To Be Clear

I’ve been using an encyclopedia analogy for a while now.  

I tell my clients that they are walking into client meetings and “reading the encyclopedia” to their prospects to give them full knowledge of all that they are and all that they can do. The result is a torrent of words, facts and figures, that cause too-long meetings and even confusion.

They should be focusing on the clients preferred entries in the encyclopedia, not the whole volume.

It’s remarkable for all the words we print on pitchbook pages, and for all the words we speak in meetings, that messages still get garbled, and important points get missed.

What should our true goals be in any meeting or conversation?

  1. Clarity of the message.
  2. Listening to learn about their true questions and concerns.
  3. Rapport with the audience…
  4. …leading to honest discourse and a discovery of the Values that underpin all their decisions.
  5. Connection to their goals and to determine how best to collaborate.
  6. Advancing the relationship.

Some goals that are not listed above:

-Perfection.  It’s vastly overrated.

-A preponderance of words.  It’s what we do, but it’s what we need to stop.

-Using every minute of the allotted meeting time, as if that proves the meeting was a success.

-Answering every question in real time.

So, how can we achieve more clarity of our messages?

  1. Shorten them.
  2. Shorten them.
  3. Shorten them.

Try delivering your most important message in two sentences.  Then simplify it to one sentence.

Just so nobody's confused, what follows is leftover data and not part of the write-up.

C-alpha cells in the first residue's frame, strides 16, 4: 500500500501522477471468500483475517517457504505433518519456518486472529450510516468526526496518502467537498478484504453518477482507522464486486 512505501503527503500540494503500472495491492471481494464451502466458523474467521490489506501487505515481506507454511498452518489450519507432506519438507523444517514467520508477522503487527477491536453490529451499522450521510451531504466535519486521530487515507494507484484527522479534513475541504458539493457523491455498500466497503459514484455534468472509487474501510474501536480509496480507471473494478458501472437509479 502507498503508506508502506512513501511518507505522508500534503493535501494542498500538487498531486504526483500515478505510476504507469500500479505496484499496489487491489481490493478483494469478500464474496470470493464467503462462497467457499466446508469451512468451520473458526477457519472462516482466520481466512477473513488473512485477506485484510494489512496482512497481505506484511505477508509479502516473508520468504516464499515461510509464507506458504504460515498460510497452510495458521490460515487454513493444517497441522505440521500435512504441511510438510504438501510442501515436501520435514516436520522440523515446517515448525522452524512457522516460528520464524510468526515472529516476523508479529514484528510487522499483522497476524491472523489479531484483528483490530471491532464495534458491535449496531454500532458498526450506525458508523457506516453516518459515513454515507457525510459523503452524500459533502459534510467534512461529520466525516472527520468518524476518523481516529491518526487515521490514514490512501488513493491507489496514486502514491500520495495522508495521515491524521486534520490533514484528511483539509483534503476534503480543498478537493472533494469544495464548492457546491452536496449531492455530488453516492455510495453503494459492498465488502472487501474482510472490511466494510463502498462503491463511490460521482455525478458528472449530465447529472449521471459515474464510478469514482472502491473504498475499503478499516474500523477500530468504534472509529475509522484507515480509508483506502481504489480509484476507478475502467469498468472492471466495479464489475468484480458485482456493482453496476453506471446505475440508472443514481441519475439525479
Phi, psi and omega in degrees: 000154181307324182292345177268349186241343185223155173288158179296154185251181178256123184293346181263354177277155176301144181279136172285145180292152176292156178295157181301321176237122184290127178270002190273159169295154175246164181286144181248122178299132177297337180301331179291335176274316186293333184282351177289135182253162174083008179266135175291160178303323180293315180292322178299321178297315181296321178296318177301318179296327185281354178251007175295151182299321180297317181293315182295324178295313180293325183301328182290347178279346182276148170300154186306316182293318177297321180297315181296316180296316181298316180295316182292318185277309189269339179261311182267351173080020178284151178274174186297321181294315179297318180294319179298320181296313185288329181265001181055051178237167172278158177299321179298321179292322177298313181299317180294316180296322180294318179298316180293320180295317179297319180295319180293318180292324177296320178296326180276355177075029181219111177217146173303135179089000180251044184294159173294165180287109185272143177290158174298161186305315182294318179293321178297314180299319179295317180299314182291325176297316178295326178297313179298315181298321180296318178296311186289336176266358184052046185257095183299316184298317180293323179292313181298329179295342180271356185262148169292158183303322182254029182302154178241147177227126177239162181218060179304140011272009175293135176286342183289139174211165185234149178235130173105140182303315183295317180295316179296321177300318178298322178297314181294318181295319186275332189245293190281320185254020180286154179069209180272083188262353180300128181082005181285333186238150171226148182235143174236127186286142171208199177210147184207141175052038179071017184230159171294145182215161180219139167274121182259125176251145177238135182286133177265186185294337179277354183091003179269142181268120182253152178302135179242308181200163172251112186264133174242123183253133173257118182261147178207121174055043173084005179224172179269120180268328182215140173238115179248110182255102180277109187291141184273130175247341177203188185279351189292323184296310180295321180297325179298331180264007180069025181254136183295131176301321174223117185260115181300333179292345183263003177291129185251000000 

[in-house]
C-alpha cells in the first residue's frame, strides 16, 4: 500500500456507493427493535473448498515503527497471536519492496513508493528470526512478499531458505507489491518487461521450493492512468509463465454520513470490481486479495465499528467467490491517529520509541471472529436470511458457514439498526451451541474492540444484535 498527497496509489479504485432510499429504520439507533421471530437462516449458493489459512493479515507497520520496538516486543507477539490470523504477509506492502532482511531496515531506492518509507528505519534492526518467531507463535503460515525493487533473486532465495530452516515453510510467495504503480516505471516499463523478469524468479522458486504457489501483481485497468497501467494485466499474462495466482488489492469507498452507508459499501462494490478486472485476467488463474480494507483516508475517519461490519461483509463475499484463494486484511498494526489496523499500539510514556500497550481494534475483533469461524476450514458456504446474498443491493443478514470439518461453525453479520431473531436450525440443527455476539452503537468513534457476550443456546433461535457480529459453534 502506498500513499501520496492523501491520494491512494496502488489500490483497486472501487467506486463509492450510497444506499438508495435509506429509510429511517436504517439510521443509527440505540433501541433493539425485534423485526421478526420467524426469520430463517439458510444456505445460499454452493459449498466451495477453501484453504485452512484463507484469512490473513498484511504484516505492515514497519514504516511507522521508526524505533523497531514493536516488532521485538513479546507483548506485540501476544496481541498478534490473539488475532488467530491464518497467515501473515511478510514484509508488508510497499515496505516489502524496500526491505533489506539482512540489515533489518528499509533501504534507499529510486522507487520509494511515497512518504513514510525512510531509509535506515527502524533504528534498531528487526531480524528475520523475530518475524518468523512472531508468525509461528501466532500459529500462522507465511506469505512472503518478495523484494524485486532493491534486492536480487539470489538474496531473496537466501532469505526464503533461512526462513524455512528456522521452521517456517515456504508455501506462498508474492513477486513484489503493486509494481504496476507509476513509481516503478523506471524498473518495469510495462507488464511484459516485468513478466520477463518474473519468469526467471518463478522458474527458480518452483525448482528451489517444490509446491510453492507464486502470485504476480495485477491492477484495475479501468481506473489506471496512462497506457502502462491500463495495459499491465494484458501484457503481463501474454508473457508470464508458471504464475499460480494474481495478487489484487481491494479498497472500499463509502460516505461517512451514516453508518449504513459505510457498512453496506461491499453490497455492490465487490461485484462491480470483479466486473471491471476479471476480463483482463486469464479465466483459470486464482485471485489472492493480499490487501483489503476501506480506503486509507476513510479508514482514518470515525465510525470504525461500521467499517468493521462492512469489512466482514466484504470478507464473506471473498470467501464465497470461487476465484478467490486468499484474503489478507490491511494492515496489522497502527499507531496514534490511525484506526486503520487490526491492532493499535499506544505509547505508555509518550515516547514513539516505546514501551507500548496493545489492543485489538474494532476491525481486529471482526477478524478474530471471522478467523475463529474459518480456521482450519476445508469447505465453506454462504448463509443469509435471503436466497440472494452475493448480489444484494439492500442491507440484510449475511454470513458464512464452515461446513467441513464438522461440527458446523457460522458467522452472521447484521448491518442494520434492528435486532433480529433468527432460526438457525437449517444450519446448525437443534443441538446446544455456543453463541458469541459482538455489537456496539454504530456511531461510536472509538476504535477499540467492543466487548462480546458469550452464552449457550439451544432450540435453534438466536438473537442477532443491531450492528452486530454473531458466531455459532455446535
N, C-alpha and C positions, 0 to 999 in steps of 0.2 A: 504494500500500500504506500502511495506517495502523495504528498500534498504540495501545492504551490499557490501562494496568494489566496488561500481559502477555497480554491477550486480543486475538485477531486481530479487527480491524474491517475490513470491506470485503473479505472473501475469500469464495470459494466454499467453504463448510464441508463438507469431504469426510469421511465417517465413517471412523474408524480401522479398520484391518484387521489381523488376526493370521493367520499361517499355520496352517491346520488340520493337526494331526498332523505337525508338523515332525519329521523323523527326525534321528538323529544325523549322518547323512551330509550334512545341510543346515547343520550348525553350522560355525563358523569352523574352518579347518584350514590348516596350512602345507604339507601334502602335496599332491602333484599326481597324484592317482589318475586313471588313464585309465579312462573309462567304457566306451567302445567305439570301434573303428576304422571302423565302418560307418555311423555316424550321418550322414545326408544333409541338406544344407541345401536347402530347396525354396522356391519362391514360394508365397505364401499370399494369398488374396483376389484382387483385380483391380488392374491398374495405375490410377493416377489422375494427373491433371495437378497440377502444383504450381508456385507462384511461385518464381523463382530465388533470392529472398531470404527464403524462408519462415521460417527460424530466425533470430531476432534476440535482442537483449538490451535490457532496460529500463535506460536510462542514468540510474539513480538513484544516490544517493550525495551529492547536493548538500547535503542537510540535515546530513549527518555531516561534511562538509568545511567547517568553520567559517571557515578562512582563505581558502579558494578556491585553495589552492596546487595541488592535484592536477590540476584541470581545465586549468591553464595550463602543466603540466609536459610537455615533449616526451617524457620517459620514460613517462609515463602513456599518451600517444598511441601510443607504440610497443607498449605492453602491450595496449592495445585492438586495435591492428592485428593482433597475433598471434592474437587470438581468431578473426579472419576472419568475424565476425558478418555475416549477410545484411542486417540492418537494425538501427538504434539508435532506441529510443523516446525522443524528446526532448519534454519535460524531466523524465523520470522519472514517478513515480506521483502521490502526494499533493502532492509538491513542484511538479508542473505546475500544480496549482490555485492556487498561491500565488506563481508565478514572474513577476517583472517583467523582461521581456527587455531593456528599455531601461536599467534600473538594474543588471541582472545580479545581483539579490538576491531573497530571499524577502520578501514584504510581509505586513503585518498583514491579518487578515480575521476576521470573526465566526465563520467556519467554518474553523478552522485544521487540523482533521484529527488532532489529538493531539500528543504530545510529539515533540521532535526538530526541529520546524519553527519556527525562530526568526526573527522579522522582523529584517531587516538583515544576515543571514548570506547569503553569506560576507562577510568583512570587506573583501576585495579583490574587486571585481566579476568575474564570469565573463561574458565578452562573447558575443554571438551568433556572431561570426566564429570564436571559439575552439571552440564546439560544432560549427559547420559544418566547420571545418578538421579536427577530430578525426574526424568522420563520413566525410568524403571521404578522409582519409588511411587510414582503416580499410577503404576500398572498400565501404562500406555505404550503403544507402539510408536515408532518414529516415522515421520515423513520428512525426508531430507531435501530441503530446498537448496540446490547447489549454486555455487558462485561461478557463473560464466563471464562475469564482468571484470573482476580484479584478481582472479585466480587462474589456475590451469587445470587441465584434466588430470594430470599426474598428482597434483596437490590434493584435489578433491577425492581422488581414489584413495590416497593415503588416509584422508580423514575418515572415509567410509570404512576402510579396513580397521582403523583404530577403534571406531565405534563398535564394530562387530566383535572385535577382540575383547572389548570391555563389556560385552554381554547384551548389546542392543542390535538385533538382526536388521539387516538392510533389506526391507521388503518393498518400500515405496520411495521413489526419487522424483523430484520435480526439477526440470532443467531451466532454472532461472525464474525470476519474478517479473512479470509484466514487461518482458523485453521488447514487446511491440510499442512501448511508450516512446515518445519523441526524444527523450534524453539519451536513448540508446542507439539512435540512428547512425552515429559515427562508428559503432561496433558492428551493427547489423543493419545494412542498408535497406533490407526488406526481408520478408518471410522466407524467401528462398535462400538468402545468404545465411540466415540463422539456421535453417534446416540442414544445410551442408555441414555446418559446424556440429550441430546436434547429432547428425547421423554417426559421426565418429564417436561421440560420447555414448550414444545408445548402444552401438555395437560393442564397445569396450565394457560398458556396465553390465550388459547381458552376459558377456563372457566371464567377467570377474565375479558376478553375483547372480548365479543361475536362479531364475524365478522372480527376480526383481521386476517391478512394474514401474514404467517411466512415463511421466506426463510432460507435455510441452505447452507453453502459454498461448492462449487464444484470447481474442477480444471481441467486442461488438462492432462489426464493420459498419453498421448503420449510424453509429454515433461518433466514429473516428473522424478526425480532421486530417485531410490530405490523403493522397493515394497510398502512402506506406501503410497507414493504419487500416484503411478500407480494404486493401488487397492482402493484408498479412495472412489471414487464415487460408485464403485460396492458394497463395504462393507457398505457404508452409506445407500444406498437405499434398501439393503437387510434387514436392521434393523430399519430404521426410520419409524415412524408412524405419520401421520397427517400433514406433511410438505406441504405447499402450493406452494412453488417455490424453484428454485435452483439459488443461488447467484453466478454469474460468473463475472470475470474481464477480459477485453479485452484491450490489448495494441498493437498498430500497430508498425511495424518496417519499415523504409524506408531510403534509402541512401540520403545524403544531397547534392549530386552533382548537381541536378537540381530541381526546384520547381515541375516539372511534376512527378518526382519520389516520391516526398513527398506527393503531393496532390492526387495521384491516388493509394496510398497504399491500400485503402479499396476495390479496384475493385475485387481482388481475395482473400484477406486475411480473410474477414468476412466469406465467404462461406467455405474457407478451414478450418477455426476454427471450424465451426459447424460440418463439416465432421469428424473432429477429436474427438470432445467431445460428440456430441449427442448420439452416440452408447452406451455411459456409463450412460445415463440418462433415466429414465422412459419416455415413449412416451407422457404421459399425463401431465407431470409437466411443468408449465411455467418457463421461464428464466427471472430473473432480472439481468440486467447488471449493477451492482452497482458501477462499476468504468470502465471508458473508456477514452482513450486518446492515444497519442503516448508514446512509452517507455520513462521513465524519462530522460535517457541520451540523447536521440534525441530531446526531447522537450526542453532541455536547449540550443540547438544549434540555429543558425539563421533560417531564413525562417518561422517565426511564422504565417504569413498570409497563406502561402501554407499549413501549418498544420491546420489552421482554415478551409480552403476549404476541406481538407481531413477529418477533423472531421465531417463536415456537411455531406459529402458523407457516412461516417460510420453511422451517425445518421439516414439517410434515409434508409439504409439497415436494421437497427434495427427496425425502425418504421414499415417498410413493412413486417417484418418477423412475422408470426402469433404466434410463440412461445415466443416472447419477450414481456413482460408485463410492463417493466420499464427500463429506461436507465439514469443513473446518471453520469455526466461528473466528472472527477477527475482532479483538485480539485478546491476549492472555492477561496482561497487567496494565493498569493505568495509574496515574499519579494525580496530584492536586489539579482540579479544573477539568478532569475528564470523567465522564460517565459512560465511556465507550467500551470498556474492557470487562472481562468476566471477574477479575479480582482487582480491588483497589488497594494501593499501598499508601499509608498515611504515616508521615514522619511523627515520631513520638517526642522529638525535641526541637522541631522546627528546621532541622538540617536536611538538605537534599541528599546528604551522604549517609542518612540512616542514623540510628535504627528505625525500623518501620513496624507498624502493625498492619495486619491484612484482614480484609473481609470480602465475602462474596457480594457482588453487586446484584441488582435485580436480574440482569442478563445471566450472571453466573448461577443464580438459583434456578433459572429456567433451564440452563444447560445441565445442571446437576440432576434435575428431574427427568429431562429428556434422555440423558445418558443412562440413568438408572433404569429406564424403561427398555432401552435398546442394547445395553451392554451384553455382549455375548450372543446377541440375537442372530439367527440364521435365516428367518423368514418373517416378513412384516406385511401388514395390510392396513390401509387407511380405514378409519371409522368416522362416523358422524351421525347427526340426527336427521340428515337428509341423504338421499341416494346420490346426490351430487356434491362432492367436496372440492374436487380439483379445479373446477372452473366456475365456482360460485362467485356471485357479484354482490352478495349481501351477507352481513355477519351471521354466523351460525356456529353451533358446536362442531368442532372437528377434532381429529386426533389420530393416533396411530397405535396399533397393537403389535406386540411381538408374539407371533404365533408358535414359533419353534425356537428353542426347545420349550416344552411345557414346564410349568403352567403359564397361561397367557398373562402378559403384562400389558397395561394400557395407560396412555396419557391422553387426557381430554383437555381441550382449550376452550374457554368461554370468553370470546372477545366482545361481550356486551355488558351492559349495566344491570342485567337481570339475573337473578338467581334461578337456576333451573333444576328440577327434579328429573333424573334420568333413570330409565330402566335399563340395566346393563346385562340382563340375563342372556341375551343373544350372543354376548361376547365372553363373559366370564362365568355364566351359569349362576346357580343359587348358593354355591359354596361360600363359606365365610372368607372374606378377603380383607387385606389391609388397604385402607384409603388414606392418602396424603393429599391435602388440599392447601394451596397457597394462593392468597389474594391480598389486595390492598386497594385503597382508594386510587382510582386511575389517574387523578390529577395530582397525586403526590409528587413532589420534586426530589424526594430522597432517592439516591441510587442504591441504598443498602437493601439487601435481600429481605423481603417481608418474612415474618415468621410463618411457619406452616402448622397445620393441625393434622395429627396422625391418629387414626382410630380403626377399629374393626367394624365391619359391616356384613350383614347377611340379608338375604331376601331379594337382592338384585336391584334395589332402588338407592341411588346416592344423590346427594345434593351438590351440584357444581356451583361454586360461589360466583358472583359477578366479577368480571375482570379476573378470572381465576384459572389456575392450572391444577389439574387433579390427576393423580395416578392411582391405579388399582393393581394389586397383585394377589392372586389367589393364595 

You could even try to state it in ten words.

When you can refine it, you increase its power and you are now equipped with the most important words you must say in the meeting.  Done well, you may even make your point so quickly and so clearly, that your meeting will end early – saving everyone time and money.

I am not suggesting that all of our communications should be delivered in short staccato bursts.

We just need to know what it is we’re really trying to say.

Most of my clients, myself included in years past, try to talk their way to their conclusion.  This can work, but it’s a bit risky.  It leads to over-talking, rambling and sometimes losing our way entirely.

Once you have the core message, then you can scaffold the ways to make it resonate.  You can add the poetry and passion back in.

One definition of clarity is being coherent and intelligible.  Another is the quality of transparency or purity, as in a gemstone.

These are all great goals for any message you deliver.

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